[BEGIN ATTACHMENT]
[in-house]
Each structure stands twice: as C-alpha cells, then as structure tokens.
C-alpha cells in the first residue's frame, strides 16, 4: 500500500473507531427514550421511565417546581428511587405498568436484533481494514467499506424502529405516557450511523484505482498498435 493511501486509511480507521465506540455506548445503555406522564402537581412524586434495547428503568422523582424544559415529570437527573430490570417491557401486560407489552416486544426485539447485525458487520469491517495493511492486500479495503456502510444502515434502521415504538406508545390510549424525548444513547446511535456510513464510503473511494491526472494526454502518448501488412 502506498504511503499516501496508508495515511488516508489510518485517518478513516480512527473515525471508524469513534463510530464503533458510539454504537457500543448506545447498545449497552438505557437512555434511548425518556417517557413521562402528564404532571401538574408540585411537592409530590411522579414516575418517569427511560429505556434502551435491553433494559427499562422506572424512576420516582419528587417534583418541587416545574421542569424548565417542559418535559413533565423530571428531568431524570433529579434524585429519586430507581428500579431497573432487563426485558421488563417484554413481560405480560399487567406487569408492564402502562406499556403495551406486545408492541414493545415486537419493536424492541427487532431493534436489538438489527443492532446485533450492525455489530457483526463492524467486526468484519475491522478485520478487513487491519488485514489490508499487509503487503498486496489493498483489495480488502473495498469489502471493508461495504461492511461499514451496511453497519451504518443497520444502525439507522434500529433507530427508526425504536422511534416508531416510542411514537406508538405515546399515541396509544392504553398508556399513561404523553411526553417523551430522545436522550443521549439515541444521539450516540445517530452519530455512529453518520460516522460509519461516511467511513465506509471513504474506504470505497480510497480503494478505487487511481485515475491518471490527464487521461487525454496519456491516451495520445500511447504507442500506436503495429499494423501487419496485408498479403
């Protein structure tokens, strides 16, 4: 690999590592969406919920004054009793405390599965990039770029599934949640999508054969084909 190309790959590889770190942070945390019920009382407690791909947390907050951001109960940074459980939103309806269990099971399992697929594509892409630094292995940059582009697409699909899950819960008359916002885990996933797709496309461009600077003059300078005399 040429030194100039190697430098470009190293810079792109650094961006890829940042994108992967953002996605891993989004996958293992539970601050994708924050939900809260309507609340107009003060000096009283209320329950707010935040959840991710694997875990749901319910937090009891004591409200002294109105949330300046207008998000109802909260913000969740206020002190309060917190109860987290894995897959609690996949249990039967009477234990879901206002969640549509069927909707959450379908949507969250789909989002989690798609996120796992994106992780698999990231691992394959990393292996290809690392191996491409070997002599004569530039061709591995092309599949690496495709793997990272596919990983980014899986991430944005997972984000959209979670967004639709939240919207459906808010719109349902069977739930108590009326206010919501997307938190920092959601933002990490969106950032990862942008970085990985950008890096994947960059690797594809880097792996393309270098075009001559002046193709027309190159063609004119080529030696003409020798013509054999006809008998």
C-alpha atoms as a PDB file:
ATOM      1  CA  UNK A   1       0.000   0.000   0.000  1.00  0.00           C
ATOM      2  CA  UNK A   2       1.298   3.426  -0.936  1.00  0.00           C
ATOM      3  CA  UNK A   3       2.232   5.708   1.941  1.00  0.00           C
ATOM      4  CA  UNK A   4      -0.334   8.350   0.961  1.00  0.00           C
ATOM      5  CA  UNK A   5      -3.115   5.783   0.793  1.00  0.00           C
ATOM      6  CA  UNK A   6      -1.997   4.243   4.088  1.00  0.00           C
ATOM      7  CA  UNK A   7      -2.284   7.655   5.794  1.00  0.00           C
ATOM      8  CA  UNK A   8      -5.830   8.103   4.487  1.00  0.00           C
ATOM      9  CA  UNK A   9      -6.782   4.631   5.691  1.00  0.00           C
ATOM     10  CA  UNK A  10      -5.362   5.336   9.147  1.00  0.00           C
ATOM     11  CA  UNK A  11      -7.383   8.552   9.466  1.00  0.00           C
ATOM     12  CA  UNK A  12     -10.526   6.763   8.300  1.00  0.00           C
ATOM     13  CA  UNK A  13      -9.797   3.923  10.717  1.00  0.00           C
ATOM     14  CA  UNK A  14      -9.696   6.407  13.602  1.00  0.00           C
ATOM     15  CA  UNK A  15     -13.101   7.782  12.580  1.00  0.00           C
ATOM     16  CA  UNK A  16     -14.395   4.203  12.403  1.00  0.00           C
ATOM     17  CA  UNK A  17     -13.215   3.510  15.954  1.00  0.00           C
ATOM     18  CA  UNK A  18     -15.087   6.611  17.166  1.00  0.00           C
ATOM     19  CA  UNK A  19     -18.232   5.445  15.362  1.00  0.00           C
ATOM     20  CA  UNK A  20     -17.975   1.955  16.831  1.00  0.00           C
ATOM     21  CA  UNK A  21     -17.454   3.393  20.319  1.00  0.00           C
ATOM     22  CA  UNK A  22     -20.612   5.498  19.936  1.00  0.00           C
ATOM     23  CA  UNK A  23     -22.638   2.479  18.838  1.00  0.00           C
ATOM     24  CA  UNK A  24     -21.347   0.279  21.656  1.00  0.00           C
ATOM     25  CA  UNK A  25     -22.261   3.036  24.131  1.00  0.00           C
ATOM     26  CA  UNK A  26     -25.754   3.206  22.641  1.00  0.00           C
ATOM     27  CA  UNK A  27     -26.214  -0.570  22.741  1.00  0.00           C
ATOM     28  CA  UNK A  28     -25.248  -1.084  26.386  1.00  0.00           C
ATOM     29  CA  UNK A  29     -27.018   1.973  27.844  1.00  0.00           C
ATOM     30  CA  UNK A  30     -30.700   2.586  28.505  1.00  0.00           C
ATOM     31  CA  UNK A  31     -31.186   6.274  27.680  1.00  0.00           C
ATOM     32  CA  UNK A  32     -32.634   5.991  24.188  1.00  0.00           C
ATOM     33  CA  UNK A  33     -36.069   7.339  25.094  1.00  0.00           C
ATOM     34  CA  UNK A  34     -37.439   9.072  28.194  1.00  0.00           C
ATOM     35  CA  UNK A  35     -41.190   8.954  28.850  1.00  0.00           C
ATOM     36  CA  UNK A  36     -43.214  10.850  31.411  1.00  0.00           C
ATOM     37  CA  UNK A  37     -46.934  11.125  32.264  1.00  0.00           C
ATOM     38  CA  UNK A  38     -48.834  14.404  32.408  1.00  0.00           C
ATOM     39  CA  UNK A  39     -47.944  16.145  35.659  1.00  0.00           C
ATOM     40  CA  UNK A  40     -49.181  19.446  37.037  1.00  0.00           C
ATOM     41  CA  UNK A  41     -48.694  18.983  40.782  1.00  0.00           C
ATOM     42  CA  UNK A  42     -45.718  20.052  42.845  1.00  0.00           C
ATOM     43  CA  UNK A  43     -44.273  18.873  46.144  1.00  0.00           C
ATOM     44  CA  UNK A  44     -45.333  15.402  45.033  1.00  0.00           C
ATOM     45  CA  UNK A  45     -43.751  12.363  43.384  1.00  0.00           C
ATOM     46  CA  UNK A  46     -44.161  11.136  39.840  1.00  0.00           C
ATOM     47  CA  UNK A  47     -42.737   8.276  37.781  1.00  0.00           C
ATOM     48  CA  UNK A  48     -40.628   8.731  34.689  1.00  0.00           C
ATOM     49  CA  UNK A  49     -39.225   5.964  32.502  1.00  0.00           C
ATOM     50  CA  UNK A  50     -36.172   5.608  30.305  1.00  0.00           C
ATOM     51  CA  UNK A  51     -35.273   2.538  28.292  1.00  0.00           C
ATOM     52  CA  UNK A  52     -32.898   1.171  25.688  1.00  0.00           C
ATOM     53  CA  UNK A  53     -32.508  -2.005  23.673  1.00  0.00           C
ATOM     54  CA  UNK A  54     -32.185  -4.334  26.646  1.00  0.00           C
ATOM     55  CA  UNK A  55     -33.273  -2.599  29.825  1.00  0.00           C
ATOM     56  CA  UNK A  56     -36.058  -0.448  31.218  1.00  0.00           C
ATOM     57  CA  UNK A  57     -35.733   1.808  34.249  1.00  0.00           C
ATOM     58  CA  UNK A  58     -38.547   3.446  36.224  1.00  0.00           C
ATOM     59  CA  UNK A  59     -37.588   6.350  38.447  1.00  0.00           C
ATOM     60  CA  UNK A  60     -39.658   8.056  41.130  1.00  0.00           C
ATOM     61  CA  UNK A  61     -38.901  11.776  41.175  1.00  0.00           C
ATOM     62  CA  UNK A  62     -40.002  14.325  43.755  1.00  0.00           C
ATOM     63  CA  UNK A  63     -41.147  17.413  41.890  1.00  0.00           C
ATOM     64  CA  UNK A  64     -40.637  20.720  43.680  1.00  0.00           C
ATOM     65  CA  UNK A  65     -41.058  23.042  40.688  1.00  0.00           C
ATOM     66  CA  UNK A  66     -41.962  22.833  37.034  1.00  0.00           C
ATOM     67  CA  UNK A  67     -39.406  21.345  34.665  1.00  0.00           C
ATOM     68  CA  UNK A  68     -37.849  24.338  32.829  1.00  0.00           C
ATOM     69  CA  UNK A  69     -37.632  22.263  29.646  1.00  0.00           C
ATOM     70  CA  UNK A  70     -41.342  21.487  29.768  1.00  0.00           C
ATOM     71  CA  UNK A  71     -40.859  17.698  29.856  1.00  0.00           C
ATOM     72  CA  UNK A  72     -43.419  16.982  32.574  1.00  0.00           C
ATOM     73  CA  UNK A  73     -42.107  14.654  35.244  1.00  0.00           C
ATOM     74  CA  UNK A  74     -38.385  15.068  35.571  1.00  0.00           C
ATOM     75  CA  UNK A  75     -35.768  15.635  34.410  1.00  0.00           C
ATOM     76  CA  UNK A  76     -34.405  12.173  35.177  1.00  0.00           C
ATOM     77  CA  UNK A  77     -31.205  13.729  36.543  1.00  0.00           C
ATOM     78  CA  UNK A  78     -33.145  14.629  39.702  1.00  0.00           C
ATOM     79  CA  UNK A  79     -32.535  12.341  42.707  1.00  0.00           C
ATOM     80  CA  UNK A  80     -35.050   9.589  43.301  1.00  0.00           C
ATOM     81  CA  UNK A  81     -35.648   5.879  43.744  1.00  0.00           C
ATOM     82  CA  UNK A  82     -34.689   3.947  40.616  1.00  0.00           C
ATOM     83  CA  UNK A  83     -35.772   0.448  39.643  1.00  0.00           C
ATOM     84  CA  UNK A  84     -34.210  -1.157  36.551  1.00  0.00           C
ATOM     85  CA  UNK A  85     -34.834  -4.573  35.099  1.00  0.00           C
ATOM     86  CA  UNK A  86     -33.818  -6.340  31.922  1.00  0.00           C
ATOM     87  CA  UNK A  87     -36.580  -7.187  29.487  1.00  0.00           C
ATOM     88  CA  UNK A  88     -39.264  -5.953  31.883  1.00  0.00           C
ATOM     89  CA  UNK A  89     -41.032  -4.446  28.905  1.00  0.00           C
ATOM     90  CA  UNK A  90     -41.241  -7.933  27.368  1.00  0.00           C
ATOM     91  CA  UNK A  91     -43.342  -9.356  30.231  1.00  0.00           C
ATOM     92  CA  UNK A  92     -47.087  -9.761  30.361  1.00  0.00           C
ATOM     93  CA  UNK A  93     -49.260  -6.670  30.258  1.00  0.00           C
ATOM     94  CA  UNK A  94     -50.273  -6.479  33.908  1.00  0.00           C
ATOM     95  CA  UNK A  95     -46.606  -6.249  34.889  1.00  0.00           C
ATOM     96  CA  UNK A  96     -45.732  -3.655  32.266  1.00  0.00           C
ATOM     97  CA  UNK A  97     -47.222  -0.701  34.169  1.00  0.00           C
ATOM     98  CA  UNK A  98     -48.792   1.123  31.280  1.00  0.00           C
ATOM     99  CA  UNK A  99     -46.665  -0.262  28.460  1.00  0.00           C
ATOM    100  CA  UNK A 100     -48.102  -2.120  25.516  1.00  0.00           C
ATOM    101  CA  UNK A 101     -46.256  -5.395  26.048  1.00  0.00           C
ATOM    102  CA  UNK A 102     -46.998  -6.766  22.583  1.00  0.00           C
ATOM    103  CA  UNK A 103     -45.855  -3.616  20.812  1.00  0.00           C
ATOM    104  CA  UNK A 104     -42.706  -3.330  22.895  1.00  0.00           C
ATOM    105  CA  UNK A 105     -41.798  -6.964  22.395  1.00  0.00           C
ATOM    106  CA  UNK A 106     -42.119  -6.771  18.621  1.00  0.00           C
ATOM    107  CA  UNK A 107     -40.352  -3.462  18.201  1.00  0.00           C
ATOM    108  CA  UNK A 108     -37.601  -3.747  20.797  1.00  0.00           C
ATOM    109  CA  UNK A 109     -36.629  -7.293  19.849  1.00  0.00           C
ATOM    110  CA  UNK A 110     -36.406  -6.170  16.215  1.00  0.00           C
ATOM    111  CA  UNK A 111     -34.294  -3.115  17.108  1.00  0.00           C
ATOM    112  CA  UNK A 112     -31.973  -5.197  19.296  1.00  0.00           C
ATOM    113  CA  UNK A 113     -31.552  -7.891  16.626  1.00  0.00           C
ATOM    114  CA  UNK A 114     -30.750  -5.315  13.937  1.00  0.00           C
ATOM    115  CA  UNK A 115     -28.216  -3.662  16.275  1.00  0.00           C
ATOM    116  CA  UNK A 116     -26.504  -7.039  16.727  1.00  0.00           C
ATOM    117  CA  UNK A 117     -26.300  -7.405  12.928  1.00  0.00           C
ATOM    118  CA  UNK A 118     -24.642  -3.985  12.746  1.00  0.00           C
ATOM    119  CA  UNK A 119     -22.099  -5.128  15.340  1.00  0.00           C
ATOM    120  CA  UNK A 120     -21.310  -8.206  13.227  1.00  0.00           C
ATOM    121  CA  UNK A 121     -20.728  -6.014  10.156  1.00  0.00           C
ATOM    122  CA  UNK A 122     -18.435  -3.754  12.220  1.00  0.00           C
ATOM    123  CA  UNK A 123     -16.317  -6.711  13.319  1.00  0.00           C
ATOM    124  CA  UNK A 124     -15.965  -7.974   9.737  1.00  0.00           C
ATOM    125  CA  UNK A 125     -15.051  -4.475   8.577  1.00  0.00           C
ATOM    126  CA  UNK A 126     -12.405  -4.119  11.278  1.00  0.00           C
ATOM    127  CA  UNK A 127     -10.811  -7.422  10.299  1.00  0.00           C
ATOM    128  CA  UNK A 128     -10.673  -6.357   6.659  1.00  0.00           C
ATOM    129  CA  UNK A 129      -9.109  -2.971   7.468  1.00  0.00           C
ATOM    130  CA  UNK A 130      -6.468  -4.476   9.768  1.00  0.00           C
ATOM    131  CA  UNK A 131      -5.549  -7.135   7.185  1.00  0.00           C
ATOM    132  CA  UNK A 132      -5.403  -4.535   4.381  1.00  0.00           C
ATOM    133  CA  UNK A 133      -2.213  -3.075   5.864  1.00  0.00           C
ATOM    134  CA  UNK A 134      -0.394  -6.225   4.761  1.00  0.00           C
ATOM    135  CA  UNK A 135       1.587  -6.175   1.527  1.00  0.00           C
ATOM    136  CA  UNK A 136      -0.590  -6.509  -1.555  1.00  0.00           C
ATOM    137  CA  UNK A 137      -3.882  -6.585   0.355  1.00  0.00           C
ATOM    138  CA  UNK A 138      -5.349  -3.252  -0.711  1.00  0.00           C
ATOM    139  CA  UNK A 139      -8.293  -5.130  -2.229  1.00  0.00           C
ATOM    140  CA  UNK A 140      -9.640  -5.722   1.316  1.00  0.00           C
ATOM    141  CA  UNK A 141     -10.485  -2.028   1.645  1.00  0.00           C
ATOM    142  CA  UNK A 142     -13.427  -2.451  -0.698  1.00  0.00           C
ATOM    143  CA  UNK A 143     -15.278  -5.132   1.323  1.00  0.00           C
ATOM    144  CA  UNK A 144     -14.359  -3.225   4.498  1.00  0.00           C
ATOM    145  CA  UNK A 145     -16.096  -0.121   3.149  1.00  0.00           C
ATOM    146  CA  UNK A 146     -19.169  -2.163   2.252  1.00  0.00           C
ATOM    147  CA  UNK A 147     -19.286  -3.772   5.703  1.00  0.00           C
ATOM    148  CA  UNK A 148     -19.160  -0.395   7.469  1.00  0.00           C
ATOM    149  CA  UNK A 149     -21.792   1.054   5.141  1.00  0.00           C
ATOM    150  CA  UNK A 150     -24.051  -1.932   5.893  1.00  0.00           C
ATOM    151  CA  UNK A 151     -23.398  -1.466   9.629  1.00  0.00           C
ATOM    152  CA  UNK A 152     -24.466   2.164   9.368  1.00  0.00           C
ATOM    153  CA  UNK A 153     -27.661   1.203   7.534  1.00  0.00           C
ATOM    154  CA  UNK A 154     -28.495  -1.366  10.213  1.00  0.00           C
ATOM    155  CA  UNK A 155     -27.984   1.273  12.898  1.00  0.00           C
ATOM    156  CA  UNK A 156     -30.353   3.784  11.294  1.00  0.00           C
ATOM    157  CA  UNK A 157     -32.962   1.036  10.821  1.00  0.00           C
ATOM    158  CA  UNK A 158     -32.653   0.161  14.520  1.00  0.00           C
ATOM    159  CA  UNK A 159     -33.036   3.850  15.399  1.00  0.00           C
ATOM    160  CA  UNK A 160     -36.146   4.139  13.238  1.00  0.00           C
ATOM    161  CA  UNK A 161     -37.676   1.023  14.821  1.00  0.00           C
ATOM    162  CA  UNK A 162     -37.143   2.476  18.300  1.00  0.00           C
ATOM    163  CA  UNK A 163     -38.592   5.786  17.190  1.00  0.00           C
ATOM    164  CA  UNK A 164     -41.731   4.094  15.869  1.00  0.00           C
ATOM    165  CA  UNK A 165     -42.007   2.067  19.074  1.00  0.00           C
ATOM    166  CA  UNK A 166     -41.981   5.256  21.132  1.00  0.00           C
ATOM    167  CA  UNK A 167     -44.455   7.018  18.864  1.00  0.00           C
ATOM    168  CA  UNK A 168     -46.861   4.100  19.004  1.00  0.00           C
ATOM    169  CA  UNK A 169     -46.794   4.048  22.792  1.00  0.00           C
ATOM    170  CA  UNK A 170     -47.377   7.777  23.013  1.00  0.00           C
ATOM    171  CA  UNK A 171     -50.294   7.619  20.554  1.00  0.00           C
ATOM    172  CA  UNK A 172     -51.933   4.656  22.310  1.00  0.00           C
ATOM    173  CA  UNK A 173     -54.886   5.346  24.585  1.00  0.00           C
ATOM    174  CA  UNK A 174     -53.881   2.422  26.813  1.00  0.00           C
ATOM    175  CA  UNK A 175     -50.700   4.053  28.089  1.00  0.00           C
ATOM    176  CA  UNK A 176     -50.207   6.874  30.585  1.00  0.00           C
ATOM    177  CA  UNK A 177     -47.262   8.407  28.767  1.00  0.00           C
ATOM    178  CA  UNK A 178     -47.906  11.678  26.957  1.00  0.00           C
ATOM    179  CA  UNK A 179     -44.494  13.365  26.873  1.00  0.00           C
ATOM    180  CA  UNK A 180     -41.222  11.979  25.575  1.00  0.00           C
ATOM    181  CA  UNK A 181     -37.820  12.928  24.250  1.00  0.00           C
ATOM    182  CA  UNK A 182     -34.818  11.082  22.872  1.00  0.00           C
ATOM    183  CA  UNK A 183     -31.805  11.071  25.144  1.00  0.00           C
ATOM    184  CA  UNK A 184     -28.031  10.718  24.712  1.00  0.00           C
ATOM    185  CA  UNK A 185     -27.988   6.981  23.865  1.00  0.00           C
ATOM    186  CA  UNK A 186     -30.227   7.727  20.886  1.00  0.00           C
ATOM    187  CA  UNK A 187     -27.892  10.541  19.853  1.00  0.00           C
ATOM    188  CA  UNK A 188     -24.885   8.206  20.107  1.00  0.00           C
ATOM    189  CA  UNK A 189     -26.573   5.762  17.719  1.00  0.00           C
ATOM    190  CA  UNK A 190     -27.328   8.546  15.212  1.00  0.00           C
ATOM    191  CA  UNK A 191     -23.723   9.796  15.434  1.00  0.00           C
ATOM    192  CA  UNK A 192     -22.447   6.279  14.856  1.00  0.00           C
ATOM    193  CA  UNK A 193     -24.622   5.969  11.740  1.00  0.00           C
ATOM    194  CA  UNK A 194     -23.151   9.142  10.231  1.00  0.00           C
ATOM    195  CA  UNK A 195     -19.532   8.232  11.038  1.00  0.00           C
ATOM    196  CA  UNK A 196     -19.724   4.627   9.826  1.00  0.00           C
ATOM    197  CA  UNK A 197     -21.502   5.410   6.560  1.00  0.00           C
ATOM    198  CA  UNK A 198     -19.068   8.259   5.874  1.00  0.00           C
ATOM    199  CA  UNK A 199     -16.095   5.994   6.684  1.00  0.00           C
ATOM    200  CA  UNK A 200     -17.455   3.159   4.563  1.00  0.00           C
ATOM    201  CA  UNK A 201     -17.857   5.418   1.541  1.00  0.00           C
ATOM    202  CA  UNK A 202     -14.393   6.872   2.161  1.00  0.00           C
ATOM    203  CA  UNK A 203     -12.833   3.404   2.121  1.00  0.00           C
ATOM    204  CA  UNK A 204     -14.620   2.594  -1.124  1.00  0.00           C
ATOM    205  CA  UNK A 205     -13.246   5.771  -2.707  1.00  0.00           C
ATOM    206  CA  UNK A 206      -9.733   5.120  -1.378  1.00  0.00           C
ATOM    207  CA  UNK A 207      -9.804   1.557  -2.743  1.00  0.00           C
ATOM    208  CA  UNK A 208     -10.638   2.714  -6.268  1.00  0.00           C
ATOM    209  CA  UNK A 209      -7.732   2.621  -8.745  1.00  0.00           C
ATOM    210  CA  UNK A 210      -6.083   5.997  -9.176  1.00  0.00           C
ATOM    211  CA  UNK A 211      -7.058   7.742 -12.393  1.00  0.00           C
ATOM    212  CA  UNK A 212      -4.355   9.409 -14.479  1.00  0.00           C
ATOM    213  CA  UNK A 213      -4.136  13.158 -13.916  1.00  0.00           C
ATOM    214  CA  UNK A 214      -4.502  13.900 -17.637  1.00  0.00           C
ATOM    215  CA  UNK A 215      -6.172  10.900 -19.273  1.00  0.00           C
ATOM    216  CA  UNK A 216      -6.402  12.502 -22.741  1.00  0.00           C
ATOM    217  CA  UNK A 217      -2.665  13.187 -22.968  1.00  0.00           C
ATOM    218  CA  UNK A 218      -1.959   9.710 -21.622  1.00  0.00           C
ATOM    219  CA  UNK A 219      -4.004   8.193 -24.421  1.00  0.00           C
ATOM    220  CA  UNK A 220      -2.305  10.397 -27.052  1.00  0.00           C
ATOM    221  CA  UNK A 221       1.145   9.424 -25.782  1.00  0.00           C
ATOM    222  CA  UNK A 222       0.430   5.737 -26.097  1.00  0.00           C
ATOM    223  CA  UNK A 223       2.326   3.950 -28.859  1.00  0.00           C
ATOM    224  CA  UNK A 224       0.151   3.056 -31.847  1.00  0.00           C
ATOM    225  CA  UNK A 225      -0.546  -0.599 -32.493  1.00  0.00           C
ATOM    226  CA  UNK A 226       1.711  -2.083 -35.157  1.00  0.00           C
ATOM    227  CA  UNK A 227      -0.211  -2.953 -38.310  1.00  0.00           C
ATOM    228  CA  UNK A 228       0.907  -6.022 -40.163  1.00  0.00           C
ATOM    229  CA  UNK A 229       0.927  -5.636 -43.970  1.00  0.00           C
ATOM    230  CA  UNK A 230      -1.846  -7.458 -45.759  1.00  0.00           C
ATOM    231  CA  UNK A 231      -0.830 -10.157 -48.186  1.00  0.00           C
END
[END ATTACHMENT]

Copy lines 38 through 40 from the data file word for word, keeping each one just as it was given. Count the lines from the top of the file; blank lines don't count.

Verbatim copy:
ATOM     33  CA  UNK A  33     -36.069   7.339  25.094  1.00  0.00           C
ATOM     34  CA  UNK A  34     -37.439   9.072  28.194  1.00  0.00           C
ATOM     35  CA  UNK A  35     -41.190   8.954  28.850  1.00  0.00           C